Update: Telecom NZ charged $9.42 million for anti-competitive behaviour

Update: Telecom NZ charged $9.42 million for anti-competitive behaviour

The New Zealand High Court has charged incumbent Telecom NZ $9.42 million for anti-competitive conduct. This is the highest recorded fine ever imposed on a telco in the country.

The charge is related to the “data tails” case when retail and wholesale pricing for data was introduced a decade ago. “Data tails” refers to the end of a data circuit that allows Telecom NZ’s competitors to provide data services to customers beyond their own networks.

The New Zealand regulator Commerce Commission found that between 2001 and 2004 Telecom NZ used its strong position in the market to charge overly high prices for wholesale access to its network. This prevented its competitors from offering retail high-speed data services at lower prices.

Telecom NZ is already appealing against the accusation of liability imposed in October 2009. Telecom NZ claims that the “two data tails” breach was technical and unintentional which is the basis of their appeal.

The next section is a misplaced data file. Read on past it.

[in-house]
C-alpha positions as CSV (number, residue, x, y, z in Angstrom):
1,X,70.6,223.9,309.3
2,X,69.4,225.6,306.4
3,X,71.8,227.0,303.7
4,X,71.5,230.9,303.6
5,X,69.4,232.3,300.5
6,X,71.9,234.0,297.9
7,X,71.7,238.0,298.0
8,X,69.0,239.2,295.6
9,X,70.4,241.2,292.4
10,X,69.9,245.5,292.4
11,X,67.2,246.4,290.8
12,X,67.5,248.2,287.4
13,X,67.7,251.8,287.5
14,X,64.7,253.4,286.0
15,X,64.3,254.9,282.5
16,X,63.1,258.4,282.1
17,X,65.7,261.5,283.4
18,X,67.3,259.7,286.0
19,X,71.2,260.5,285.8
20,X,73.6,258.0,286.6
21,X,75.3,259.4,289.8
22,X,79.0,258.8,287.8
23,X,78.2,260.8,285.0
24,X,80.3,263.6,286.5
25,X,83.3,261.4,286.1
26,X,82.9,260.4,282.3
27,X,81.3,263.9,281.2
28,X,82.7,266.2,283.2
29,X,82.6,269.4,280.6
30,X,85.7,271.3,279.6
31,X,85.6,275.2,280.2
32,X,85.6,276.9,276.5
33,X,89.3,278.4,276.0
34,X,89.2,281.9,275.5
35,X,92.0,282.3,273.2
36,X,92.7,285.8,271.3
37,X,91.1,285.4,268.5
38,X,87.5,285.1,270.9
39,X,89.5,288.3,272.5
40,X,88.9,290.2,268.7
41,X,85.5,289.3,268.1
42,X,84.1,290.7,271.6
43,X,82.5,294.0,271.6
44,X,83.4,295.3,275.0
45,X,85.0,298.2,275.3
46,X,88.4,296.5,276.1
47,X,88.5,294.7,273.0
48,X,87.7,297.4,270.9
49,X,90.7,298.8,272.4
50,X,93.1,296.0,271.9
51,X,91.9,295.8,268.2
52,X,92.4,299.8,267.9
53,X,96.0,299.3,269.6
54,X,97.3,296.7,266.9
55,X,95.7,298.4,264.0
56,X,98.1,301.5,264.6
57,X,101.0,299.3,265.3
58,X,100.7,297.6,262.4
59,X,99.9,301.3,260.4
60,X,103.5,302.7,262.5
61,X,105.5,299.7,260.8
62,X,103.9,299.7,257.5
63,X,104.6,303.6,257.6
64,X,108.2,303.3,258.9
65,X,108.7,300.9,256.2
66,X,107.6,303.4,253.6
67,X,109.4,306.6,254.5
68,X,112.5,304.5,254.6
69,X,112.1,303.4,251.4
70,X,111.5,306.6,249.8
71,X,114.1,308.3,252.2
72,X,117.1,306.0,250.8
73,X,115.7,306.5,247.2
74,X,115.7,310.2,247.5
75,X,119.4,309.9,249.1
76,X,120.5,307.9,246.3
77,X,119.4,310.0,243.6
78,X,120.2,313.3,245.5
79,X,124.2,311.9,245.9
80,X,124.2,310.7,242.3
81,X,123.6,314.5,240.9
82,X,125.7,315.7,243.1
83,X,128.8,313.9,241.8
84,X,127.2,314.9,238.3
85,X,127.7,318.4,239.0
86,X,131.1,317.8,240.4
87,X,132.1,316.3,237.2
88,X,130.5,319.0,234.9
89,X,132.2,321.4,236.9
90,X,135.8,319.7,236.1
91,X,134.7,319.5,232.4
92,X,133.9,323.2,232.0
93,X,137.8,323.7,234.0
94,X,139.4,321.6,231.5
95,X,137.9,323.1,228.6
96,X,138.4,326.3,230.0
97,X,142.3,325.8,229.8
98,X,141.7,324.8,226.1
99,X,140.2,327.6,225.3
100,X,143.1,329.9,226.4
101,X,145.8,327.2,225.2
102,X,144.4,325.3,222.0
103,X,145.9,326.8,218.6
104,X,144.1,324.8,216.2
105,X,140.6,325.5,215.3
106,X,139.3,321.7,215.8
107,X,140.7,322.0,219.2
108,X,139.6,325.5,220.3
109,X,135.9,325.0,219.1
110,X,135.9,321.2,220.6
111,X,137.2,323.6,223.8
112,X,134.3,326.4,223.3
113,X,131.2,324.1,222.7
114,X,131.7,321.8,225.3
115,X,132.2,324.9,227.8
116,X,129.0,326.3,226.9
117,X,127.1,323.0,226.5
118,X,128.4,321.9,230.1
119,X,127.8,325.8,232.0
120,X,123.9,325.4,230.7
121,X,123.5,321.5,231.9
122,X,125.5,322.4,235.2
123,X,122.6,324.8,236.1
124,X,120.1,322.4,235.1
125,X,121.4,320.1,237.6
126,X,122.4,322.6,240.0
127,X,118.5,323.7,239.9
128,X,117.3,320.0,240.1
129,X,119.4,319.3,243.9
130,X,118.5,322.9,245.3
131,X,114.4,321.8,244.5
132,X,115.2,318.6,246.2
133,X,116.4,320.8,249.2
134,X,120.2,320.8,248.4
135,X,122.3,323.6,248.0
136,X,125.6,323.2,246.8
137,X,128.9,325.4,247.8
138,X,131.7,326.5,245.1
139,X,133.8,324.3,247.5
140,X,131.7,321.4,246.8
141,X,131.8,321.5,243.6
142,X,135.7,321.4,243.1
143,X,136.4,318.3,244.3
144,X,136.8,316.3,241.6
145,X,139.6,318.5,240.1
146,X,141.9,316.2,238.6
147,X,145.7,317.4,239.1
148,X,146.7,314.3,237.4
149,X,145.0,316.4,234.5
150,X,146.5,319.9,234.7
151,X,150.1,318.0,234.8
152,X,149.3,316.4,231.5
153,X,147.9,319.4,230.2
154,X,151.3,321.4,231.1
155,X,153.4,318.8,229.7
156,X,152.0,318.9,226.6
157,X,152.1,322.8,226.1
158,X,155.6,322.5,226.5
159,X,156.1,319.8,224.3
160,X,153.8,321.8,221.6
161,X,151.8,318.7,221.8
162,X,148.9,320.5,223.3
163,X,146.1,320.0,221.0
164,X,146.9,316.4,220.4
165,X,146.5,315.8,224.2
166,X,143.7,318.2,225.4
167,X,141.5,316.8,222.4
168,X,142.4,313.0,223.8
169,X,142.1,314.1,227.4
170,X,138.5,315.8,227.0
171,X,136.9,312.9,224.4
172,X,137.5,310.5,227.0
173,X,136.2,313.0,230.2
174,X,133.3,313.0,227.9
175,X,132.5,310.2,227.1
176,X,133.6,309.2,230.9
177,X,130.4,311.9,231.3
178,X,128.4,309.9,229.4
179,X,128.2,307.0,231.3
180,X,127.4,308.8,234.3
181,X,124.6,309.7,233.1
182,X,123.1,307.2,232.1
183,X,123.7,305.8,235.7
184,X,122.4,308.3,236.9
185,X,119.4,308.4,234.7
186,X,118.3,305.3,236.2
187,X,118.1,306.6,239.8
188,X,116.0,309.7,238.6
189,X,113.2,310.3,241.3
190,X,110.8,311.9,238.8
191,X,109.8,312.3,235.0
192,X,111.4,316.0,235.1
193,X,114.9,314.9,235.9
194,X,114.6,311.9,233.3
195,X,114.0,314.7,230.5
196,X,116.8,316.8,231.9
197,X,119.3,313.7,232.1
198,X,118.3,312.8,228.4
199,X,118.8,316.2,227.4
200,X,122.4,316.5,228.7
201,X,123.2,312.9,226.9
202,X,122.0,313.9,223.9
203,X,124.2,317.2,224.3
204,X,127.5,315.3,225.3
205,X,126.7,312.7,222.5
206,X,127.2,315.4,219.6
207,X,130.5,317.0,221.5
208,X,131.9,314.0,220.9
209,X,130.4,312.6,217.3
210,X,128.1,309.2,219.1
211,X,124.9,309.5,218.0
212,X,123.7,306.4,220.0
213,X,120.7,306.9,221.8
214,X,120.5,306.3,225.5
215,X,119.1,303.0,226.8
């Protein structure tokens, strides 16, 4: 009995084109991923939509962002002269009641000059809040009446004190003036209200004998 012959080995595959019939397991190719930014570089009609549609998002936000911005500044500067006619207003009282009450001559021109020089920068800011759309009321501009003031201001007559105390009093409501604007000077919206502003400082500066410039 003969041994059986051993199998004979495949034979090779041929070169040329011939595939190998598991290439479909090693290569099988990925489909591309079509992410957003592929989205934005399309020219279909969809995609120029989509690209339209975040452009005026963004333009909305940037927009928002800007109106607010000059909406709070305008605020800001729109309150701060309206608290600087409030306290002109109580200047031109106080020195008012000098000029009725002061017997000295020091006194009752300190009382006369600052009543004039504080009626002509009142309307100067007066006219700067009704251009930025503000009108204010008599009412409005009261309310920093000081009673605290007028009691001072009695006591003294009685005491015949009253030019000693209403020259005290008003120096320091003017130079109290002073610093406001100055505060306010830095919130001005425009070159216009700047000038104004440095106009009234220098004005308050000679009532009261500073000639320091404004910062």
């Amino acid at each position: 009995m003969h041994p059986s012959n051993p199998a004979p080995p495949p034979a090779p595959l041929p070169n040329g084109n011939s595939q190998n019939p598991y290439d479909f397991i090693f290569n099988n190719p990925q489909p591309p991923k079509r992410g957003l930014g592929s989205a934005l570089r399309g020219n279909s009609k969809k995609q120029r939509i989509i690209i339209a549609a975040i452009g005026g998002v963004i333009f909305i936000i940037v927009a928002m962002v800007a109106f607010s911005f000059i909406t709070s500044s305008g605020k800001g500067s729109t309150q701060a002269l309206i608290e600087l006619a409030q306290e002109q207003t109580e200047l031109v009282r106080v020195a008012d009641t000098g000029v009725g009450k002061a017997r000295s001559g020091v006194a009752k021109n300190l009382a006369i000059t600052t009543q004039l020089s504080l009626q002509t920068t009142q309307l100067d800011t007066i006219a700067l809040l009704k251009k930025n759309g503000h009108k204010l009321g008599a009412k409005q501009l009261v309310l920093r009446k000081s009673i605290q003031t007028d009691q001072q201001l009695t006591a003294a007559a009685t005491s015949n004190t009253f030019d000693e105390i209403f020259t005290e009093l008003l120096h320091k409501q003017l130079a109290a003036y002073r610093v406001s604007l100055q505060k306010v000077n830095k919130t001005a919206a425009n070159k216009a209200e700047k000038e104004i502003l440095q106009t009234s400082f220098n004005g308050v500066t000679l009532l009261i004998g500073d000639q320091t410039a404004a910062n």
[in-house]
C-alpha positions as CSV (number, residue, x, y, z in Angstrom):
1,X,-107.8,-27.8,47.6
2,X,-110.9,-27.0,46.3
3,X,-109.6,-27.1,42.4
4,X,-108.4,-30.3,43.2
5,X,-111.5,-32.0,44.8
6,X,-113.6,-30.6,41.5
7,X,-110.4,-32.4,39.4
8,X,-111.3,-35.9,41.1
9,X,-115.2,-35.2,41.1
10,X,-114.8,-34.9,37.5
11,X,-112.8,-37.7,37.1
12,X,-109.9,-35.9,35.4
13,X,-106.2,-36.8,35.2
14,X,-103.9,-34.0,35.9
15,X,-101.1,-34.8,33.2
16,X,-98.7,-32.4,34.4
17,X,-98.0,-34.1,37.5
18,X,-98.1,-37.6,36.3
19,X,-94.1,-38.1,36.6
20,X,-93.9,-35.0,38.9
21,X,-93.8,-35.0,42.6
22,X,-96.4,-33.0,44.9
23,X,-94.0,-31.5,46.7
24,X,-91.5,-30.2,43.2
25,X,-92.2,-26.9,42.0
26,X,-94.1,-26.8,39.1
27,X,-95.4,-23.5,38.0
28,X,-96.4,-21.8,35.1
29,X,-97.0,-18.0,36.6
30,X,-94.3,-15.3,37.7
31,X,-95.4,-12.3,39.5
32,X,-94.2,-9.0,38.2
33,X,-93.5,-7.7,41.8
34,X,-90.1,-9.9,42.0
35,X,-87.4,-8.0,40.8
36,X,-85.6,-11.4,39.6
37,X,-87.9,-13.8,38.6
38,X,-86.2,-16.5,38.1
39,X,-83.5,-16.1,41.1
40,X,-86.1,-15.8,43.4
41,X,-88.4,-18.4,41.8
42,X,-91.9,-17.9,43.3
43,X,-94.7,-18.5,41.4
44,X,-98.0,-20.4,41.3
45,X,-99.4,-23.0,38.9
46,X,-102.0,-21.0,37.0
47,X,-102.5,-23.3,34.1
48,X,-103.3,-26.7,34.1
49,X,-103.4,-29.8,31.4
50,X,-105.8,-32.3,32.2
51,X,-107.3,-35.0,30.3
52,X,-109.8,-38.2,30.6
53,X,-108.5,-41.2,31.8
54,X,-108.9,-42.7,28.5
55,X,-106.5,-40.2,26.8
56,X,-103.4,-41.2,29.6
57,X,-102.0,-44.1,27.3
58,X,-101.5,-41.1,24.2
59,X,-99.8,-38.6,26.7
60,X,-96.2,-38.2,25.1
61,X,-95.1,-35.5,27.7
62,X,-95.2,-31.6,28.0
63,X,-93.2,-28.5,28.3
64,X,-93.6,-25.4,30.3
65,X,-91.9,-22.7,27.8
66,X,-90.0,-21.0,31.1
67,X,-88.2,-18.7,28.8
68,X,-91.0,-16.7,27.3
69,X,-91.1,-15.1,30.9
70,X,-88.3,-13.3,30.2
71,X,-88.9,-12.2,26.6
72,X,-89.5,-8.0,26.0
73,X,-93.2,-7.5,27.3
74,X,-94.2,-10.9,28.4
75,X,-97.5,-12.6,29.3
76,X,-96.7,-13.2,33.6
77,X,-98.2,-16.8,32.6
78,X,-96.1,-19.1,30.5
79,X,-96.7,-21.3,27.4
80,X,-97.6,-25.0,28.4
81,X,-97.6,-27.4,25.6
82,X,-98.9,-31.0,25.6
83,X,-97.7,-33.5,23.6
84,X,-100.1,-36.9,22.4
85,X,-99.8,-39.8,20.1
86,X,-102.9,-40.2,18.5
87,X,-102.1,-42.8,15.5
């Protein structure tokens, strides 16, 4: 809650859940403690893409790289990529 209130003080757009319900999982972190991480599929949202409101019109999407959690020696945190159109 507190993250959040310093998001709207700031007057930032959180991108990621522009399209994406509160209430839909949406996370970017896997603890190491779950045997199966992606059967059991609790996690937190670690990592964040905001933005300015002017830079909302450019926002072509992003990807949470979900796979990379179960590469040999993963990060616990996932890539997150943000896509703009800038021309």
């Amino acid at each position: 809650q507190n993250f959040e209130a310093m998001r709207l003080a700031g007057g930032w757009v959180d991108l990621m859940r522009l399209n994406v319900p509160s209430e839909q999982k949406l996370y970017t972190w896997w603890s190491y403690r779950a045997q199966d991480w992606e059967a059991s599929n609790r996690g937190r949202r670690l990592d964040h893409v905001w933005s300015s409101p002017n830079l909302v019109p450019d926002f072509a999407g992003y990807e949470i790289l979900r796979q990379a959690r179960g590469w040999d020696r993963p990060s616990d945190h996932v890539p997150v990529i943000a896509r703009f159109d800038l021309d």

At the Court’s penalty judgment, Justice Rodney Hansen said: “The breach was the result of a deliberate strategy, apparently sanctioned at the highest levels of Telecom NZ, to price data tails at a level that would preclude price competition between Telecom and other telecommunications service providers.”

Rosalie Nelson, analyst from IDC New Zealand explained that Telecom NZ has already undergone an operational separation dividing itself into networks, wholesale and retail units. "I think it is important to note that strong and deep regulatory action has already been taken to prevent and redress these types of issues," said Nelson.

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